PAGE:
There may not be as much skin as in the "Girls Gone Wild" series, but there is drama nonetheless in today's dramatic and riveting episode of "Speakers Gone Crazy."
I tell my public speaking students that they must be ready to adjust their talks at a moment's (if even that much) notice and yesterday gave me the opportunity to practice what I preach. My friend Pam Cable and I were invited several months ago to speak at a celebration for Women's Equality Day, hosted by the Commission on the Status of Women in Greensboro. We were asked to prepare an hour and fifteen minute presentation.
When we got to the event and looked at the program we saw we were scheduled for an hour. No big deal. Then breakfast started late, which meant the keynote speaker started (and ended) late. The day was then supposed to be divided into morning speakers, 15 minute break, afternoon speakers. The people who spoke before our session went WAY over time limit. They blew through the break period and went right on talking up to the start time of our presentation, with no indication they had any intention of stopping.
I was livid. More so at the event organizer than the speakers. How hard is it to step in and say, "I'm so sorry to cut you short when you have such wonderful information to share, but we need to take a quick break and start our next sessions. Let's have a big round of applause for...." ? Didn't happen.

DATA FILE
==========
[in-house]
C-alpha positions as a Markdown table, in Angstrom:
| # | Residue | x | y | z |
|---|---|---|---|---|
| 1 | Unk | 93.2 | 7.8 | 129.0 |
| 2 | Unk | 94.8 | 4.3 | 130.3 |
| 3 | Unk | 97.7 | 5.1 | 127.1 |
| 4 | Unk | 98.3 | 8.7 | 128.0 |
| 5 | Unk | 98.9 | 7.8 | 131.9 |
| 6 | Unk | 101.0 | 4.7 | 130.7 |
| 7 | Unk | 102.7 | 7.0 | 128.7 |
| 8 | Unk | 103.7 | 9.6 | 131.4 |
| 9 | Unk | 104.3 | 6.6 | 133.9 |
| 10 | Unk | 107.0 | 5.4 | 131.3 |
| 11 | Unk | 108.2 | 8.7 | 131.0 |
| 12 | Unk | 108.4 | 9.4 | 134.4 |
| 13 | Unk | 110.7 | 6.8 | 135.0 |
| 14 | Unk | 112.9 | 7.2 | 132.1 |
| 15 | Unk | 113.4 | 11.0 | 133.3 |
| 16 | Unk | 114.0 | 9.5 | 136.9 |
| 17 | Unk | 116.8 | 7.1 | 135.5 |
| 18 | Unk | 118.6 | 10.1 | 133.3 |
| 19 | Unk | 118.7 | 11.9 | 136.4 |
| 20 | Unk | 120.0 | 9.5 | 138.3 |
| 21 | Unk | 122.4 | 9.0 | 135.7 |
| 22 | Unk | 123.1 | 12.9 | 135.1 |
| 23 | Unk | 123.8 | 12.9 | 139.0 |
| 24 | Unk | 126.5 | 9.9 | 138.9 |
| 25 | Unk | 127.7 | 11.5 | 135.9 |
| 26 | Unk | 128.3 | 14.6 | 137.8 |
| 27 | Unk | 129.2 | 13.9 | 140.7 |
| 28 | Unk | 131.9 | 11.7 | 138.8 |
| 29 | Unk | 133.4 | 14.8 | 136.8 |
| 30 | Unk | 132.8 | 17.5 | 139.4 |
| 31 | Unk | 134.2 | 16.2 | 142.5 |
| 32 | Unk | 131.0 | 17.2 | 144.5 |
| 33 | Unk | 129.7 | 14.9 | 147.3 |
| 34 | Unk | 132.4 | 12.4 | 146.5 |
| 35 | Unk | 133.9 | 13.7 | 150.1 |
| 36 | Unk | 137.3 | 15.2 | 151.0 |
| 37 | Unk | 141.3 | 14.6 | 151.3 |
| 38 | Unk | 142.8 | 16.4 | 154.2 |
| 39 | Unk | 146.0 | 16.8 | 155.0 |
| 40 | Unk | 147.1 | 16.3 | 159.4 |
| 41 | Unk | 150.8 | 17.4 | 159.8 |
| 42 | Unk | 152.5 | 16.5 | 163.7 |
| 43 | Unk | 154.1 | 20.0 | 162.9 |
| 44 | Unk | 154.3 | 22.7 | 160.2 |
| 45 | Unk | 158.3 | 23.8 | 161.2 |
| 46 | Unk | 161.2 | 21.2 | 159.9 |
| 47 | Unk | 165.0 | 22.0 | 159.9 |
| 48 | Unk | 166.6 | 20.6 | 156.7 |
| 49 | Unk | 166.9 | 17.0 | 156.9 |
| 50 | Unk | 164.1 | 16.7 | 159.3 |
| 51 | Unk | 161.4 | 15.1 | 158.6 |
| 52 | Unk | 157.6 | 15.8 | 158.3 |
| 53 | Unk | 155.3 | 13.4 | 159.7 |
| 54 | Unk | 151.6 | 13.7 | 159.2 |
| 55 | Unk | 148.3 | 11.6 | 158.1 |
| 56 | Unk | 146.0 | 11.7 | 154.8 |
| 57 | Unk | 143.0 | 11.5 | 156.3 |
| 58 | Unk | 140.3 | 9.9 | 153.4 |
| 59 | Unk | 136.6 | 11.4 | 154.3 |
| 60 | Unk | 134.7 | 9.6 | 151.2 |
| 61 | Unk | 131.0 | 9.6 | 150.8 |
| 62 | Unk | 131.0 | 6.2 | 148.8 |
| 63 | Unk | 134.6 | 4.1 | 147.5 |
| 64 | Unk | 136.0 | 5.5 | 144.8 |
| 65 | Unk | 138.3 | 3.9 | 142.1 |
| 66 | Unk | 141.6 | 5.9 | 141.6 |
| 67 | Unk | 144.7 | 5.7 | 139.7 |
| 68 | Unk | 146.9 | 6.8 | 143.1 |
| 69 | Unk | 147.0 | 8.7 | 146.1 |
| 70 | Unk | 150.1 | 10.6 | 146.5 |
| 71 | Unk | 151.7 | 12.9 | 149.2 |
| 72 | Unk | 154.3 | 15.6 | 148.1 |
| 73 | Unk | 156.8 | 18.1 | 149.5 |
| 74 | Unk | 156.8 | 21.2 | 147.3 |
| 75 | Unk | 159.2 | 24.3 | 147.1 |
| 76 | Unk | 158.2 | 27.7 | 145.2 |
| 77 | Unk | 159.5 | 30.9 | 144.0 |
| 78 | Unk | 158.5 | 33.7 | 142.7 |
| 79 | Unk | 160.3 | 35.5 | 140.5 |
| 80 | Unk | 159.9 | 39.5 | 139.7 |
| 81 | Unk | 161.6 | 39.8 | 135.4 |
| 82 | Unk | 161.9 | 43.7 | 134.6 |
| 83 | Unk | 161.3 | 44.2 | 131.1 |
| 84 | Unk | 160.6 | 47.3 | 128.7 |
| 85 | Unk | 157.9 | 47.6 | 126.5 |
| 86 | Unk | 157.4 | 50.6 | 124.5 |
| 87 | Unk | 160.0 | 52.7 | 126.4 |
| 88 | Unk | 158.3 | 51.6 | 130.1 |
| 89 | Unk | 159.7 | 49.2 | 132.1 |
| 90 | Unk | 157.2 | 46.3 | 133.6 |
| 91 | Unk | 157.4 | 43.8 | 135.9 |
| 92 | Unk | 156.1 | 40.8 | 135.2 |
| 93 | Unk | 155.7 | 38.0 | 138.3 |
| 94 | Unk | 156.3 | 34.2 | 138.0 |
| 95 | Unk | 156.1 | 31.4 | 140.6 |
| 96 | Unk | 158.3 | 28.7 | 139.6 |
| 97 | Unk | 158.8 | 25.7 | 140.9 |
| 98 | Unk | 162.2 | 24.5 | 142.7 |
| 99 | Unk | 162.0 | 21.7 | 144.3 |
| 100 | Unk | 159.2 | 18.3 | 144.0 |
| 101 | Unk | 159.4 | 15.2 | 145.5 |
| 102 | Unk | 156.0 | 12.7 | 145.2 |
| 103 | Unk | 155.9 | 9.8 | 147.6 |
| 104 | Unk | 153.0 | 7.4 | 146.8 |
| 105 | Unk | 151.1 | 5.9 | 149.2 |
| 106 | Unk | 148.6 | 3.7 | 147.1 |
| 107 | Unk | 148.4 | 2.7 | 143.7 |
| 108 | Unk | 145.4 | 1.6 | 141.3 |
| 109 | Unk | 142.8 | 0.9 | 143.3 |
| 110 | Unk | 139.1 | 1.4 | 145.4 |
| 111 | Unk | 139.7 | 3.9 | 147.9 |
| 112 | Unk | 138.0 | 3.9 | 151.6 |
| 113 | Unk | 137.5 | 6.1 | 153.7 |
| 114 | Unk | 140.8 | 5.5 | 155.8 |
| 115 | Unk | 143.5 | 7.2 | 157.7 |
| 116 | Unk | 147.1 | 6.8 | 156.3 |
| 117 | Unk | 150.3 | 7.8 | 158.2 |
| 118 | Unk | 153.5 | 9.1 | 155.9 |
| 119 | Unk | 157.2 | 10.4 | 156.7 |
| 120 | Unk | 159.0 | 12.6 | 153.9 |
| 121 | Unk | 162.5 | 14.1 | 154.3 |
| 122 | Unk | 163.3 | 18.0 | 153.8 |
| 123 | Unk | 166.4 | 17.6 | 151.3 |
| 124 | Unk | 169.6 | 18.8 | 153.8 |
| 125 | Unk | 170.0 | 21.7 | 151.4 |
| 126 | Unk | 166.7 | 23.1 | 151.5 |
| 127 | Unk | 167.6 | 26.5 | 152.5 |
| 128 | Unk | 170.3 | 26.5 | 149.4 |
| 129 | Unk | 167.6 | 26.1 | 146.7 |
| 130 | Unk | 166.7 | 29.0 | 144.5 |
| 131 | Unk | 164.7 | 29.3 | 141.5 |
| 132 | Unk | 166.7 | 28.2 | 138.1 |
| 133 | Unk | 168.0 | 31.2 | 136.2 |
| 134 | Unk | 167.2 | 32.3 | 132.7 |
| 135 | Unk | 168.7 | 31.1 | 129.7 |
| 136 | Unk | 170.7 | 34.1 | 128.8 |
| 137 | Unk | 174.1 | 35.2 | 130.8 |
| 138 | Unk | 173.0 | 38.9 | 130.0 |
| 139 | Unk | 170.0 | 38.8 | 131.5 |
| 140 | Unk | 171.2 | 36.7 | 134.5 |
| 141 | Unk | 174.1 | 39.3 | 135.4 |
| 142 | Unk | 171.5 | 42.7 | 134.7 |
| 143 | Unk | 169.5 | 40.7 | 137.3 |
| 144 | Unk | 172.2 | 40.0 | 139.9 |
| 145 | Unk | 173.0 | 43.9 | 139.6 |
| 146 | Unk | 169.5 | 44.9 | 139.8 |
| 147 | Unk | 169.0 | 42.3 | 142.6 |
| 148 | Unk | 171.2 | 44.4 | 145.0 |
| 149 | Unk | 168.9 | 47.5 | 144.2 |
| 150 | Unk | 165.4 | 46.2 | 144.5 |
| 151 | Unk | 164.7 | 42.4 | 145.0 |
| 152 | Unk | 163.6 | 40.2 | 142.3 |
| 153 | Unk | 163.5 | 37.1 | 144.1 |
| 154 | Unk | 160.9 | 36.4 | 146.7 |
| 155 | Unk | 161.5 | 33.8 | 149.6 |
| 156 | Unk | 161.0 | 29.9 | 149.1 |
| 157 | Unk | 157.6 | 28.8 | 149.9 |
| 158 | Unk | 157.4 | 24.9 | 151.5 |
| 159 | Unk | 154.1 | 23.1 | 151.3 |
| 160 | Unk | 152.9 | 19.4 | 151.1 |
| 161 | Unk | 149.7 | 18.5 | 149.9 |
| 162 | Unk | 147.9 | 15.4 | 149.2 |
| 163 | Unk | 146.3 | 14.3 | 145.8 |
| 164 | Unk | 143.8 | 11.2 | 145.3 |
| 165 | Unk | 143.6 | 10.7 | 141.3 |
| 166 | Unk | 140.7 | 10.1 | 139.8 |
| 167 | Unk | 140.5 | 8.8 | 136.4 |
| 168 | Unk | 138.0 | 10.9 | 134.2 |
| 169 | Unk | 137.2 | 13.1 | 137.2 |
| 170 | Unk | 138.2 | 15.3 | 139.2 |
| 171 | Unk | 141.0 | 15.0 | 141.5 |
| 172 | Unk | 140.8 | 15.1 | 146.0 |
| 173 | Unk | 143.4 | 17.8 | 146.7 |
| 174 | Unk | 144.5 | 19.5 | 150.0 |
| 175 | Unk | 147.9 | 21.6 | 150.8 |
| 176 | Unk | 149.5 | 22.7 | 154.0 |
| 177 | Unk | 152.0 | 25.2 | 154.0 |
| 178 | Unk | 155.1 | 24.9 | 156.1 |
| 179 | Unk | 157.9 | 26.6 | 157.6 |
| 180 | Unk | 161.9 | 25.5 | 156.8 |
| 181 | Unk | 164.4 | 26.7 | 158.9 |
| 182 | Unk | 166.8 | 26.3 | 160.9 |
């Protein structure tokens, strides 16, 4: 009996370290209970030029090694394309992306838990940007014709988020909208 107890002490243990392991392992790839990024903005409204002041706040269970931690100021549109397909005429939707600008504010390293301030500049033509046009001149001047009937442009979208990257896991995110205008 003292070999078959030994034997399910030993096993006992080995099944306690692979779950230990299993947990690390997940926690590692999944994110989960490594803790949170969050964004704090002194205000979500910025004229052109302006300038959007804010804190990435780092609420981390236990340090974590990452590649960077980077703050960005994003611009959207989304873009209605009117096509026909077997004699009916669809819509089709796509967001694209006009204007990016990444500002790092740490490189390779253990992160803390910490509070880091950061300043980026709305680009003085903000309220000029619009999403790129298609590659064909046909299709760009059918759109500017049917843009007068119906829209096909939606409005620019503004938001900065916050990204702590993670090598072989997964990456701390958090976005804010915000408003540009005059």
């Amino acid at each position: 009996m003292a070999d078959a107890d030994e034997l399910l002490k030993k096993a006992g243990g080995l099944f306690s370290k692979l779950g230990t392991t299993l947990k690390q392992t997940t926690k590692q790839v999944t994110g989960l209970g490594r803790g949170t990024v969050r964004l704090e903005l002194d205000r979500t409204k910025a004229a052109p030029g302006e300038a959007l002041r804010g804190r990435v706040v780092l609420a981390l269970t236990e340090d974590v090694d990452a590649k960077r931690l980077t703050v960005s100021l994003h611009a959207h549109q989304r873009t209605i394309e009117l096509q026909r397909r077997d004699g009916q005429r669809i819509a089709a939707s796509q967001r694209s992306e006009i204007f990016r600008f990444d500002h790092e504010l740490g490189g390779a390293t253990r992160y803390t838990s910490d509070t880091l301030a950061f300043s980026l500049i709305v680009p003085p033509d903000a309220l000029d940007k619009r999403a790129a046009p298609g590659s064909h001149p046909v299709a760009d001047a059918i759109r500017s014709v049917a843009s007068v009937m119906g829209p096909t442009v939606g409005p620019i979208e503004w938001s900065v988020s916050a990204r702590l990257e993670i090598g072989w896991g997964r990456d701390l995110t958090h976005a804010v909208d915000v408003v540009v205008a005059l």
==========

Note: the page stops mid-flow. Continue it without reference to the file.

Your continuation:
We were scheduled to start at 11 and at ten after I left the room and found the event chair who was in the foyer.
"Are we cancelling the afternoon sessions?" I asked.
"Oh. No. We just got a little late start but they'll start soon."
"Really?" I asked. "Because the speaker in our room just launched a 10 minute video presentation."
Eight minutes into the video the chair came in and signalled them to cut it off. And so finally, with 35 minutes left in the day, Pam and I started our speech.
And it was fine. Both of us thankfully are able to go with the flow and we got the main points across and had a fun time. But I find it inexcusable on the part of the chair to have let matters go the way they did, and the only reason she stopped the session when she did is that I went out and got her. Pam and I volunteered to do this and each of us probably put in 4 hours of prep time, getting the handouts and information ready. There was no apology for wasted time, no acknowledgement that things could have been handled better.
I went home and was telling Blair what happened and he grinned and said, "This is why men still rule the world." He was kidding, but I'm frankly inclined to find some truth in the matter. This is how a group of women wanting to celebrate women run the event? It's too bad, because there were great speakers with great information there. And chances are strong I'm much more bothered as a presenter than I might of been as an attendee (although maybe not--I'm pretty anal about start/stop times all the way around). =) But in the end everything turned out okay, we delivered the talk and went on with our lives.
And it was a good lesson that even when you're handed a prescribed length of time to talk, always be prepared to extend or shorten on the spot.